Tag Archives: Jeanette Hill

Women’s Entrepreneurial Luncheon: Register Today! June 17, 2016

The City of Austin Small Business Program is hosting a celebration of women’s entrepreneurial spirit. Austin area women entrepreneurs are invited to join us in recognizing the contribution of local women business owners. Our panelists will share their insights and experiences in achieving entrepreneurial success. Time is allowed for questions and answers. Come prepared to network with other female business owners.

lolis_ccJoin Lolis Garcia-Baab, former host of The Ladies Room with Lolis, as she interviews Masha Poloskova of GARMENT Modern and Vintage and Moss Designer Consignment, Jeanette W. Hill of JWHill Productions LLC, and Rosie Mendoza of R. Mendoza & Company, P.C. – Certified Public Accountants.

June 17, 2016

 11:30 AM to 1:00 PM
Hyatt Regency Austin

208 Barton Springs Road,  Austin, TX 78704

Fee: $45 includes lunch and parking  
Annual Sellout! Purchase Your Tickets Today!

Register Today!

 

Jeanette Hill, J. W. Hill Productions
Jeanette Hill, J. W. Hill Productions Rosie Mendoza Masha Poloskova

2015 UPU Conference- A Game Changer !

Whew! Urban Playwrights United Conference! Every year I say that the annual Urban Playwrights (UPU) United Conference can’t be topped and yet, every year turns out better than the previous year. 6th UPU Conference in 2015 was  no exception! Warning: This is NOT a “sit back and relax your on vacation” type of conference. Attendees hit the ground running! Many are warned weeks before to rest up!

The conference this year came with a special surprise! National touring playwright/promoter, Angela Dunlap was in attendance for the entire conference. She even sponsored a synopsis contest with the prize being the opportunity for the writer(s) to create a full script which she would consider producing!!

Our other special guest was the UPU perennial favorite, actor DeEtta West from UPTV and AspireTV! (Watch her most recent Christmas movie this Sunday night (12/13) on UPTV!

 

Not only did we reunite with old UPU friends and colleagues but we met new ones. Playwrights and producers from Michigan, Ohio, Rhode Island, North Carolina, New Jersey, Pennsylvania, Maryland and Texas descended on Columbia the capitol city of South Carolina for a four day information-fest covering the craft of playwriting, fine points of directing, successful producing, effective networking and marketing techniques.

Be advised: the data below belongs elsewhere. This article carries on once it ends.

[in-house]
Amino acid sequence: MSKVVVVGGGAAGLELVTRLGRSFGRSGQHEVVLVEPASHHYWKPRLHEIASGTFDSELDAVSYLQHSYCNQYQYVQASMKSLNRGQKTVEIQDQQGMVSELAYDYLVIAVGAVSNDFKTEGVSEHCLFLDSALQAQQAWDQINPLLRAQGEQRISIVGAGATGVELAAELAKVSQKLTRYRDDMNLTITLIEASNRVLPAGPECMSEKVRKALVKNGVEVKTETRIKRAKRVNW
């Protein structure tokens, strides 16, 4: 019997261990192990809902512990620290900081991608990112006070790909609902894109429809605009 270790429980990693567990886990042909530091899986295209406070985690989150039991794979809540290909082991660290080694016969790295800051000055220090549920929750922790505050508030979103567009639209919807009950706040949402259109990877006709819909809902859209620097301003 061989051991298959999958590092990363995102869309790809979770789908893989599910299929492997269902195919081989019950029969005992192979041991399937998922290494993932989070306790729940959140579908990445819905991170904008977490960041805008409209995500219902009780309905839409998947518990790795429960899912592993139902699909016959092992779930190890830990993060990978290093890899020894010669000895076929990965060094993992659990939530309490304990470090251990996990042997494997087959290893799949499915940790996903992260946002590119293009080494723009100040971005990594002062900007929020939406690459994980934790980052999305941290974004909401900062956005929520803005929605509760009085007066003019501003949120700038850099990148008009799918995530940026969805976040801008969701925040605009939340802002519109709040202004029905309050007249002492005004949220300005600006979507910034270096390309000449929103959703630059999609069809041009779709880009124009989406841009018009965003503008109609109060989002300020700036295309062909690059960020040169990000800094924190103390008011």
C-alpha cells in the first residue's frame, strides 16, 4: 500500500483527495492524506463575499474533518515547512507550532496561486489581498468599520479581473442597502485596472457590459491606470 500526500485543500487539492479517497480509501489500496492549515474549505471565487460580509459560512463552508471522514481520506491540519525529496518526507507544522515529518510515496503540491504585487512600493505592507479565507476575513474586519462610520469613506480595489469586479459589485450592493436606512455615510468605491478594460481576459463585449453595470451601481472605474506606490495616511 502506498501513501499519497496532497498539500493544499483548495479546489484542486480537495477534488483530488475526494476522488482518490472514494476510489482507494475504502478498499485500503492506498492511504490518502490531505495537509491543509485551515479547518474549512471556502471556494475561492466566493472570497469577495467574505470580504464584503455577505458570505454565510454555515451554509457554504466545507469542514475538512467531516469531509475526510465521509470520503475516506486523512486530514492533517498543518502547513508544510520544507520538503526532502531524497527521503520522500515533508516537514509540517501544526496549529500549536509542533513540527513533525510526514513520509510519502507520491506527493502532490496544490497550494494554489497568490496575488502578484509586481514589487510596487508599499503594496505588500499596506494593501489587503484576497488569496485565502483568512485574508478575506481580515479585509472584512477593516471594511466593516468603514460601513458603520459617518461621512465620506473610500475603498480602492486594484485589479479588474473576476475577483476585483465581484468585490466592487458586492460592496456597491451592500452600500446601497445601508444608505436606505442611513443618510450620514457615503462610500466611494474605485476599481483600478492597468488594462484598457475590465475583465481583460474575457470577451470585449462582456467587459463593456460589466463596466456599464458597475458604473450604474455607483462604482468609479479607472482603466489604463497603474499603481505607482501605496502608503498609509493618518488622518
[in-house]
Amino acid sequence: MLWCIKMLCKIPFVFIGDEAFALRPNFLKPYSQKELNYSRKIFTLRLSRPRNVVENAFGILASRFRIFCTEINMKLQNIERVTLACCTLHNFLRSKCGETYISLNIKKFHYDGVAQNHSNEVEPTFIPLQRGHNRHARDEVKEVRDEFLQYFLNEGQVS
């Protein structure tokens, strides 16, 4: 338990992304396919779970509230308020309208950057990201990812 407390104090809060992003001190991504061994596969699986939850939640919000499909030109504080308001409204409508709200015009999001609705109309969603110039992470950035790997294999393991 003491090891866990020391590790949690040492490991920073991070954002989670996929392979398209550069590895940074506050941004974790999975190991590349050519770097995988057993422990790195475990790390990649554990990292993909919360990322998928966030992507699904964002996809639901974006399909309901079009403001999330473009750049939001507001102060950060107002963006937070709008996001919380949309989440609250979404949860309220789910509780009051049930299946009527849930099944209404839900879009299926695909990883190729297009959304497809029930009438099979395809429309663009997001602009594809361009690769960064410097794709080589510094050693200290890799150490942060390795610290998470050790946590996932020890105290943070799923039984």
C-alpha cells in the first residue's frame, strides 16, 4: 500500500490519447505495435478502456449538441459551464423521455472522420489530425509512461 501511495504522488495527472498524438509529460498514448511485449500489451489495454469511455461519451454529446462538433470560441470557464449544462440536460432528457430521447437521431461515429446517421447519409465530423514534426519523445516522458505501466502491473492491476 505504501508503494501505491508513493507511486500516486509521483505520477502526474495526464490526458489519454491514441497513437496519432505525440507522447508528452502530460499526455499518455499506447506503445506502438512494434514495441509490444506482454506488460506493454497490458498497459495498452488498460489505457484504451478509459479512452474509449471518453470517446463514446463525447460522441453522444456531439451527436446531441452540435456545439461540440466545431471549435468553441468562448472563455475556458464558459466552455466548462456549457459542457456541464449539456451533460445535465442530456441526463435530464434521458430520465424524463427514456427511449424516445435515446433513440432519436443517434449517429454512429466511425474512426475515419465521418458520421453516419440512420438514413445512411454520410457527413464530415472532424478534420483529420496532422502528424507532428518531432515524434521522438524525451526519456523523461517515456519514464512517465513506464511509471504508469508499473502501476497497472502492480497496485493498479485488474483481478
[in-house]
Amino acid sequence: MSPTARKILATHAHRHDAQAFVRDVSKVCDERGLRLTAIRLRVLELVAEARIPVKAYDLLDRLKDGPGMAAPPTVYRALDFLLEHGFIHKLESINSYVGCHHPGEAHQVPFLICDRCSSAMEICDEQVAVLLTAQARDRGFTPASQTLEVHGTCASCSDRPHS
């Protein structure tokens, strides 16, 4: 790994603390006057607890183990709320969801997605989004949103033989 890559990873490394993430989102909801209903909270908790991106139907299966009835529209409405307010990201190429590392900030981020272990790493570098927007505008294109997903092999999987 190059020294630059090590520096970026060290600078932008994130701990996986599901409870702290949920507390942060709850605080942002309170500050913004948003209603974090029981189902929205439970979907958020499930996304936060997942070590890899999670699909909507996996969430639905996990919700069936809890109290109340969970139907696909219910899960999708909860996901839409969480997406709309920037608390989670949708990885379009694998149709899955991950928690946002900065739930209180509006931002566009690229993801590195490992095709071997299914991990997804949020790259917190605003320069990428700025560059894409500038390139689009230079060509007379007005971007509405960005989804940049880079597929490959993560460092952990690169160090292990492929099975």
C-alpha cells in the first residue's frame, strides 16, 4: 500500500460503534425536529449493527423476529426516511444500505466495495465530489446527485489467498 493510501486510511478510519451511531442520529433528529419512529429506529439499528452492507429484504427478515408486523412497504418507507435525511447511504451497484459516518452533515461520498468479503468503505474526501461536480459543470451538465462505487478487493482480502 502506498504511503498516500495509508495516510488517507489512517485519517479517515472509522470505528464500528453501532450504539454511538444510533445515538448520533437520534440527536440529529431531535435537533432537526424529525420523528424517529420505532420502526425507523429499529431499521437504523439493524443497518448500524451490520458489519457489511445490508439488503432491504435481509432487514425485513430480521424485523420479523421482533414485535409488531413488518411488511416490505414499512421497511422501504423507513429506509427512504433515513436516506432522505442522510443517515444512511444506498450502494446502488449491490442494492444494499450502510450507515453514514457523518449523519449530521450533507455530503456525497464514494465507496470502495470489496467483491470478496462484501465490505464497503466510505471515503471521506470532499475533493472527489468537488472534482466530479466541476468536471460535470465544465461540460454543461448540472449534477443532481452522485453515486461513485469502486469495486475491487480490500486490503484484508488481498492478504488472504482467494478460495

The Thursday afternoon opening included and overview of the national organization of urban playwrights, directors and producers but quickly moved into a mini-course on developing multiple streams of income including a dynamic presentation by founder, visionary Vanessa Lynn on how to ‘write for hire’. Following this presentation was UPU Board member, Professor Ursula Robinson’s dynamic ‘Directors Intensive’ workshop where we learn in depth methods of not only directing our work but how to get the  most out of our actors.

The highly anticipated and competitive Two-Minute Play Competition team assignments were made next. This exercise teaches the attendees to work with others and about collaboration. Each team is composed of a producer, writer, director, technical director and marketing manager. They have approximately forty-eights hours to write, market and produce a two-minute play. If you don’t believe that the competition was fierce, check out the promos, pictures, videos and posts on Facebook, Twitter and Instagram!

Assistant Principal Robyn Rease-Burdette, conducted early morning coffee groups about faith and theater and Art in public schools.

The conference included several field trips. One was a tour of Walk on Water (WOW) Productions studio, managed by UPU members Tangie Brickhouse-Beaty and Donna Johnson where additional workshops were conducted including one on Marketing and Budgeting by Tangie Brickhouse-Beaty.

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Winston-Salem State University professor Andre Minkins covered the difference between musical theater and music in theater, children’s theater and one person shows  including audience participation.

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UPU’s version of Shark Tank Pitch with panelists DeEtta West, Gail Lyles and Angela Dunlap.  The field trips continued to South Carolina Educational Television and to Township Auditorium where manager Aundrai Holloway gave a presentation on touring theater productions and negotiating power.

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Saturday was spent on the campus of the gracious South Carolina State University with a very informative presentation on Small Business Development by Charles Robinson, who explained that the creatives in attendance were in business and how the Small Business Develop Centers can help in establishing their businesses started on the right foot.